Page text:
Dripping from every crevice of his being, Zhu got out of the pond. He sat by it for a moment, watching as his ripples balanced. The yānhuā were vague copies in the water, the backs of fishes masking their smoking tendrils. Zhu sighed, and left the pond-side.
He walked through an orchard of cherry that brought him to Lóng er's window. He clambered up the walls, admiring the dougong craftsmanship, and fell through into Lóng er's chambers. He gasped at the simple yet detailed splendour. The draping fabric about the bed was a simple white, decorated with tiny red flowers and gold leaves. The dressers and chairs were inlaid with finely sculpted dragons and fish. Beautiful gold mirrors and jewellery shone from the cupboards, but most beautiful of all was the intently carved dragon's-head about the pillows.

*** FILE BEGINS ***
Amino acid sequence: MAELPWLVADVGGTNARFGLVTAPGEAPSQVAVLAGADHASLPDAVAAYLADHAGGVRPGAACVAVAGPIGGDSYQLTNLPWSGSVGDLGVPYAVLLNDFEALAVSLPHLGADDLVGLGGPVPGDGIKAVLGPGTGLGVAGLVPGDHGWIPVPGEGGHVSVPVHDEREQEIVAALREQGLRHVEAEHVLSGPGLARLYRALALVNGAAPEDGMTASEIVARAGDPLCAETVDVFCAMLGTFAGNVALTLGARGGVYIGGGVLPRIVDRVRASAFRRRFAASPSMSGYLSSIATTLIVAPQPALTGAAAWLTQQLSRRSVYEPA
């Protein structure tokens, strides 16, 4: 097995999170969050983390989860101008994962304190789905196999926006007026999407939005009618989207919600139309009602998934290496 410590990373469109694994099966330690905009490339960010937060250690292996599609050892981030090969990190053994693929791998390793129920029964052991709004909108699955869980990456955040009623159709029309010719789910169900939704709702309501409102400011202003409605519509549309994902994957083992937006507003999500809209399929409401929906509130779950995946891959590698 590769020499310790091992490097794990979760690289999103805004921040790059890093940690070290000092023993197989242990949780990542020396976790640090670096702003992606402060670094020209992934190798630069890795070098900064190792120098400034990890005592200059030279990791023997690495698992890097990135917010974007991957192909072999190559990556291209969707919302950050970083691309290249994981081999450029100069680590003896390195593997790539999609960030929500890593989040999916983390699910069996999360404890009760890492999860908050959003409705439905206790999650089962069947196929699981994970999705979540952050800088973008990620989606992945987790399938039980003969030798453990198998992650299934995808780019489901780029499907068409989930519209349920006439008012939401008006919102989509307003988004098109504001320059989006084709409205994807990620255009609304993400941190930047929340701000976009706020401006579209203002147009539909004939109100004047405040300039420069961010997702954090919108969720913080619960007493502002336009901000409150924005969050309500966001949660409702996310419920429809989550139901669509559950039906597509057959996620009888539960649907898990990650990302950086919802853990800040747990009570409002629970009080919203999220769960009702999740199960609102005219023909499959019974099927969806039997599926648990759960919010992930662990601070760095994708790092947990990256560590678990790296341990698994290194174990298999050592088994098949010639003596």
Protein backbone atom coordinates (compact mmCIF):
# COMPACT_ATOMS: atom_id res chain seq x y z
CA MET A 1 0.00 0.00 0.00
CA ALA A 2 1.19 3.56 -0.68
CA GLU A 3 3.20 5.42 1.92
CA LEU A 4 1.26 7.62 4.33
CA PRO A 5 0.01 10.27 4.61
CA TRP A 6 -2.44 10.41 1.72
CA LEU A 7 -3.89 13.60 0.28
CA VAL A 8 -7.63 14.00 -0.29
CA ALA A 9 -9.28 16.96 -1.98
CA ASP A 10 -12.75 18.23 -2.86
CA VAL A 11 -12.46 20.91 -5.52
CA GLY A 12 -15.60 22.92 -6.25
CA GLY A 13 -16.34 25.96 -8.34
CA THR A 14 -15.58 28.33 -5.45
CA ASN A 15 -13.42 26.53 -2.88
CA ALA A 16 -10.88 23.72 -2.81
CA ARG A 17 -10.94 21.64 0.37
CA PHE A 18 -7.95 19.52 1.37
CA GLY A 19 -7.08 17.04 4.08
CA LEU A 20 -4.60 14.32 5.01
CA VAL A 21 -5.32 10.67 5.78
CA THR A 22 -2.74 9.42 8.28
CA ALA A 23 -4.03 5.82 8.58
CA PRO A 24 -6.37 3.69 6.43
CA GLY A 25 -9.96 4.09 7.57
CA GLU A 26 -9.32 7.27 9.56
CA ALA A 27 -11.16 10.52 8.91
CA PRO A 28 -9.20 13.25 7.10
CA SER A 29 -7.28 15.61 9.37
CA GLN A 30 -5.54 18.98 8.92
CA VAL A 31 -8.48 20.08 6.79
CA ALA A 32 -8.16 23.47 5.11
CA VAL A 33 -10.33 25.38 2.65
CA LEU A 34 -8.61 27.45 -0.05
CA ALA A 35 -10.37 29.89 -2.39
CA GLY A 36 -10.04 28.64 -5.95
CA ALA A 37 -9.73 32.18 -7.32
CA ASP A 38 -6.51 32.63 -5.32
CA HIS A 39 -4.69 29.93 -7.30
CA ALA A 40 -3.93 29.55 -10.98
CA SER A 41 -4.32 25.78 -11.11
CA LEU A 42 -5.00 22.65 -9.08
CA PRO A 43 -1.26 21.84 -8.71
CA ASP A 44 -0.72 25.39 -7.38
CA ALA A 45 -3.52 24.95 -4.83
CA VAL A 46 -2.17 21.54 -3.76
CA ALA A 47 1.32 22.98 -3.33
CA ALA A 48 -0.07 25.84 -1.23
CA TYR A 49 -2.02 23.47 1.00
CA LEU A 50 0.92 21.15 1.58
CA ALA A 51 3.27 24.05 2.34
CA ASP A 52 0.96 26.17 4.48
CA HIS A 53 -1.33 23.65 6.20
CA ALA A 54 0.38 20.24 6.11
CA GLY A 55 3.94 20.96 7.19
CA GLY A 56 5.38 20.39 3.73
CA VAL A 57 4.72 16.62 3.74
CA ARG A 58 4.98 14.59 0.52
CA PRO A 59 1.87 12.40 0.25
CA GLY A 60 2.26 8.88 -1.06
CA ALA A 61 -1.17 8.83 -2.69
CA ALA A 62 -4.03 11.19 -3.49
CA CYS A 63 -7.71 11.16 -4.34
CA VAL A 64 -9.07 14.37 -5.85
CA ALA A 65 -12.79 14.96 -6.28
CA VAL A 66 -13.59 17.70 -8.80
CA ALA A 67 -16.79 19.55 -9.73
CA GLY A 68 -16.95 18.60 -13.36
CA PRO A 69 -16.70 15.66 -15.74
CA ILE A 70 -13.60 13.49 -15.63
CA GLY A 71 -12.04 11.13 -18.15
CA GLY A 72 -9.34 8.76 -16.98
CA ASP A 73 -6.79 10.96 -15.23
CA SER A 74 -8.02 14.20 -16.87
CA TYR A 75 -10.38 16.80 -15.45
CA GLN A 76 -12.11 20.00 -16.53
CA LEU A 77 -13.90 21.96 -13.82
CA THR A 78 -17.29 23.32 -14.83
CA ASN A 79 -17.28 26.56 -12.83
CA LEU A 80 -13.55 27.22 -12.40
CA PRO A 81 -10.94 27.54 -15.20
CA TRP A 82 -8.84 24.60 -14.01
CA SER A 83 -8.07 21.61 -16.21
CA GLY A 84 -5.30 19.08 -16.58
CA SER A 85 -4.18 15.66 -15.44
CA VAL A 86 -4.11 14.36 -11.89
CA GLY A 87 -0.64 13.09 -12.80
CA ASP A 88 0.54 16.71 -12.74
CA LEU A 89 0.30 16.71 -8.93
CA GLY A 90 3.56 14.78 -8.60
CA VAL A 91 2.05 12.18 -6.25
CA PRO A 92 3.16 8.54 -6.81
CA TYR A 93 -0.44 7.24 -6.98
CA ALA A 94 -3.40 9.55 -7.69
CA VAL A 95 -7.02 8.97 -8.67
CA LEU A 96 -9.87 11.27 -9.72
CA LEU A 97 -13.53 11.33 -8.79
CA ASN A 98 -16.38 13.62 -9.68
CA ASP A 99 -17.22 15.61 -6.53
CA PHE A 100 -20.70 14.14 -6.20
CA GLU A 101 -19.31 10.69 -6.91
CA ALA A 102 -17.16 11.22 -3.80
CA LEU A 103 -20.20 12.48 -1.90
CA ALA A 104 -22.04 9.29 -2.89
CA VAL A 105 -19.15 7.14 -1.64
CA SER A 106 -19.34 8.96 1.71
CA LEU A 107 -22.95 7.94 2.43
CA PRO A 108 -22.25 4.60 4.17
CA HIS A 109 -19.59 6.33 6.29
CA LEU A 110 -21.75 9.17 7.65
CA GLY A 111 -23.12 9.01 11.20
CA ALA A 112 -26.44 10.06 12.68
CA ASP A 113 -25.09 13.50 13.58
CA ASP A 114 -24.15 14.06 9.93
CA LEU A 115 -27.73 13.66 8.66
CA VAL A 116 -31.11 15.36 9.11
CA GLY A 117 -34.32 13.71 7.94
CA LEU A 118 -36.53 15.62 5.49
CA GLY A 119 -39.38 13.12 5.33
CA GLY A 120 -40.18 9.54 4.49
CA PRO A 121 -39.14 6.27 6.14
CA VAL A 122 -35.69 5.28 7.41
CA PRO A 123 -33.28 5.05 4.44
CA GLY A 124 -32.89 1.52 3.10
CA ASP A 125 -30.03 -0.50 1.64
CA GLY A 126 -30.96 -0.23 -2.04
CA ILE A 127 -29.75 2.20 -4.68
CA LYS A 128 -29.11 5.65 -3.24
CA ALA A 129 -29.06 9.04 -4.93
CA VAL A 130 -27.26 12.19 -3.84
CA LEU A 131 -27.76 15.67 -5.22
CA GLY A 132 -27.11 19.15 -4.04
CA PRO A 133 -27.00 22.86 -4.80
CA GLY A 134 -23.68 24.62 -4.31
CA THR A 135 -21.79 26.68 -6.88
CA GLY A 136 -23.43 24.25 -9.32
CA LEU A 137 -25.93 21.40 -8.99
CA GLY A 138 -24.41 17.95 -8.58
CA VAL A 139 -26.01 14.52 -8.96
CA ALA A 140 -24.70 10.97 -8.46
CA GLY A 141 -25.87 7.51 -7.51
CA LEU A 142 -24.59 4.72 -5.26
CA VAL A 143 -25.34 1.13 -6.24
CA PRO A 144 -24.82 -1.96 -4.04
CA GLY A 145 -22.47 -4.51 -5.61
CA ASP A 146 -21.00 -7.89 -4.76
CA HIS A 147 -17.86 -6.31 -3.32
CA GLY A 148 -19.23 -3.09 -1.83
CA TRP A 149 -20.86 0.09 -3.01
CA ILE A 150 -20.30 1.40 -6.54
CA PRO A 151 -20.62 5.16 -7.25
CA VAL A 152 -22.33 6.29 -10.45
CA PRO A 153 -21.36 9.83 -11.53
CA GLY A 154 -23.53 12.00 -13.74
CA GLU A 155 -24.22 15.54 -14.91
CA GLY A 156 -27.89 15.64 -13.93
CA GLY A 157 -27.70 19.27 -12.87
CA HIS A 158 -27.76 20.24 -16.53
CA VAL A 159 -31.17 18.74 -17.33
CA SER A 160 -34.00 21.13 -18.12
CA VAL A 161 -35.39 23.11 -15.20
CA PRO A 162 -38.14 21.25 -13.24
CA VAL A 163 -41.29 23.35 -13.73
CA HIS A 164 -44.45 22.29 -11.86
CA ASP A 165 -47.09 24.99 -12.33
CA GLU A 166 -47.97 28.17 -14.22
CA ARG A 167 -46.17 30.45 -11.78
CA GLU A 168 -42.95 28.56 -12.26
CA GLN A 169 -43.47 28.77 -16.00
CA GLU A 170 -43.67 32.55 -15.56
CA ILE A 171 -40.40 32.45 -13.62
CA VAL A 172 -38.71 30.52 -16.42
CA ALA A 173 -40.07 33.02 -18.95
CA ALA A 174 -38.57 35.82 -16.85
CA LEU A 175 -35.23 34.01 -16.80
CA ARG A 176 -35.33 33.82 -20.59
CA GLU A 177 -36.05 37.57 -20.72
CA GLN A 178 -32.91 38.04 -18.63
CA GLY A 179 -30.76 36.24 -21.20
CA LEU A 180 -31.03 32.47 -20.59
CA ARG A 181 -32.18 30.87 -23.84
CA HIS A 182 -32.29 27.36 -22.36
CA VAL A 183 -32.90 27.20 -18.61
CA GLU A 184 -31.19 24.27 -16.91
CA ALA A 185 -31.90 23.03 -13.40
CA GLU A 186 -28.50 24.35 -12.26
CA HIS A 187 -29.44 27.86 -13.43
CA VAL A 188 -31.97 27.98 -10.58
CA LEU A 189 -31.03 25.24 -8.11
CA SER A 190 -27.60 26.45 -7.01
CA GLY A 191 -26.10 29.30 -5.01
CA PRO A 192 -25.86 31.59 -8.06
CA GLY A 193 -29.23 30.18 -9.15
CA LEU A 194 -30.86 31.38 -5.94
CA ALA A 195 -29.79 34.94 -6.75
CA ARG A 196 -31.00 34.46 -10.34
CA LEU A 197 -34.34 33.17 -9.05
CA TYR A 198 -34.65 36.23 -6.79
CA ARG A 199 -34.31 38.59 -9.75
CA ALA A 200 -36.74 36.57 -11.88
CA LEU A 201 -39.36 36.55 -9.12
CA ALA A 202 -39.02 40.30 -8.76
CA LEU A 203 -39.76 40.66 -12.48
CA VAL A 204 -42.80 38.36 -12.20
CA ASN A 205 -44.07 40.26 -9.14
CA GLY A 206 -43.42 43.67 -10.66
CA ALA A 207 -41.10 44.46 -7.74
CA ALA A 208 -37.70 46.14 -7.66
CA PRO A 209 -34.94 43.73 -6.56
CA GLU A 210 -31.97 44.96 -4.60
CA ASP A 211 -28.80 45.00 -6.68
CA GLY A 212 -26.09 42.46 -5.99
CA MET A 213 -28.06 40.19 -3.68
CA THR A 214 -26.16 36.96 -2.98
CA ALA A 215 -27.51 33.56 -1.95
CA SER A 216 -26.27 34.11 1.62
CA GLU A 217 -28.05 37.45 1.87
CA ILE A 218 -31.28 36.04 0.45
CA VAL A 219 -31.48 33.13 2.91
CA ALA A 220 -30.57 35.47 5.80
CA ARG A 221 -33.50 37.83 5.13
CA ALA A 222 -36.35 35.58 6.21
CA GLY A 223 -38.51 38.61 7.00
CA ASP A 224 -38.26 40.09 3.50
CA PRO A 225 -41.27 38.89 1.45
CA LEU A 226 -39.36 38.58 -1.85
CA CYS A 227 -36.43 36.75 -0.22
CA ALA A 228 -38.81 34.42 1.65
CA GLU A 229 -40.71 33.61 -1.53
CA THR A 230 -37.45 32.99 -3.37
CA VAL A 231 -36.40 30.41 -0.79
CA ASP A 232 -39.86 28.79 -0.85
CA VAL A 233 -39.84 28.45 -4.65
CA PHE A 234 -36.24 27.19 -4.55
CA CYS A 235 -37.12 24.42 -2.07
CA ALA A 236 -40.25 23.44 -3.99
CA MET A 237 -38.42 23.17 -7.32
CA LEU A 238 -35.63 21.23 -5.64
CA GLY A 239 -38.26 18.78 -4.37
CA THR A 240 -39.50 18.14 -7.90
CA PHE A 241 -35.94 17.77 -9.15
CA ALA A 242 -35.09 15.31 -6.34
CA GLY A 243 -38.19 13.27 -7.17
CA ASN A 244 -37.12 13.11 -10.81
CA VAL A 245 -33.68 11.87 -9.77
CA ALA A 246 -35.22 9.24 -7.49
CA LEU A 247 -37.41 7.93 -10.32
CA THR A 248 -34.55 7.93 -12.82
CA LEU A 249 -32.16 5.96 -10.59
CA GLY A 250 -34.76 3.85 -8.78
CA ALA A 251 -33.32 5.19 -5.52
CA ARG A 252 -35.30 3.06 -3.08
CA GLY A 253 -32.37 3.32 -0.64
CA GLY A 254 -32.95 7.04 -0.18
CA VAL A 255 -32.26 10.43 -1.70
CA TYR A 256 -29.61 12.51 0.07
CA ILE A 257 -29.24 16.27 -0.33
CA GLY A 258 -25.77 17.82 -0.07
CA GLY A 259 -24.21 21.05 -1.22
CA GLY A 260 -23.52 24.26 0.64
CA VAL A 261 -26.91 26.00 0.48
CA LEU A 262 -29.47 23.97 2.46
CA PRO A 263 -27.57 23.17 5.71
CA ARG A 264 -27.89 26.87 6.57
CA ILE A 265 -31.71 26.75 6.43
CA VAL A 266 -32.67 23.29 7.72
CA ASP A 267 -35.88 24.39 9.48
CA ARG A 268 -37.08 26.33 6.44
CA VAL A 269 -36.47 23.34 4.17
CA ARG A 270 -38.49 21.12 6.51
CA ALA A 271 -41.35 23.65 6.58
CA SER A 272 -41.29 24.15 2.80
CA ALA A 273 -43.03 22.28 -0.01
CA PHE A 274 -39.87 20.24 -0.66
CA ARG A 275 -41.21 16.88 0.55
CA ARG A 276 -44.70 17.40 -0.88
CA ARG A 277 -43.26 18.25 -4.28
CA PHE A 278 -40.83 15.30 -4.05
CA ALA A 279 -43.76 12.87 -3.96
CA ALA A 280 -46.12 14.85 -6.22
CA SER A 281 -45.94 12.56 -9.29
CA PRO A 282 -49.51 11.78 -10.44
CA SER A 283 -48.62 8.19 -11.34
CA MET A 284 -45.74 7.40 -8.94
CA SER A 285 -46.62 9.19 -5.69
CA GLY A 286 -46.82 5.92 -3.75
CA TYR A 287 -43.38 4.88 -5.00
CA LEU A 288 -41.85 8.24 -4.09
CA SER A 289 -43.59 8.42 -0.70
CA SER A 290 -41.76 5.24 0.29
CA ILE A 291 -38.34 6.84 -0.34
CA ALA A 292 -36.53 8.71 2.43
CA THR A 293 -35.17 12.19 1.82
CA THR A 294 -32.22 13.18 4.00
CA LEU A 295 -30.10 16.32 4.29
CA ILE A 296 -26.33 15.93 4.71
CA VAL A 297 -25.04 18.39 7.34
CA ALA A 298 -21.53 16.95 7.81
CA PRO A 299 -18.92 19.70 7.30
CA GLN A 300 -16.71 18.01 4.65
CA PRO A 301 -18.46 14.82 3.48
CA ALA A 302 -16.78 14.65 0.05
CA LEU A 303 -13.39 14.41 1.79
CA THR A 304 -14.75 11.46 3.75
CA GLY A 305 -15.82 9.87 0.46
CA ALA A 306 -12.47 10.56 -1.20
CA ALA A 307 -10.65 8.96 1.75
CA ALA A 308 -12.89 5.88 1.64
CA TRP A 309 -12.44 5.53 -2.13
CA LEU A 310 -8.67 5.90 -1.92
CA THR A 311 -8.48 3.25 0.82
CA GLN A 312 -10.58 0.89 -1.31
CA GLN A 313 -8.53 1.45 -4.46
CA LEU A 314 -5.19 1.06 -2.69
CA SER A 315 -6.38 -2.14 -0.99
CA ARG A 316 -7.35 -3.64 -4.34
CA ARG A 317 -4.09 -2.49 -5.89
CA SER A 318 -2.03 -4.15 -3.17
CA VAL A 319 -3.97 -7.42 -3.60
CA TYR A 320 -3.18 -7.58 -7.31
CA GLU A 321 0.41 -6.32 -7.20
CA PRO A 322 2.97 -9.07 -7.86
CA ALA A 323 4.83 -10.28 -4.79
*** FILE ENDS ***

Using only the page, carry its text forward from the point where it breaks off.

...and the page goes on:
It's eyes showed a rainbow of deep green. Around his lips red fire wove over his face, long tentacles of gold reaching for unknown places, and though shining his eyes seemed, they were lost; they were sad.
Zhu reached for a moment, forgetting himself. He touched a finger to stroke the poor dragon's head. He looked away, ashamed to have forgotten what he was sent here to do. He left the smooth sphere on Lóng er's dresser, and dropped lithely to the ground.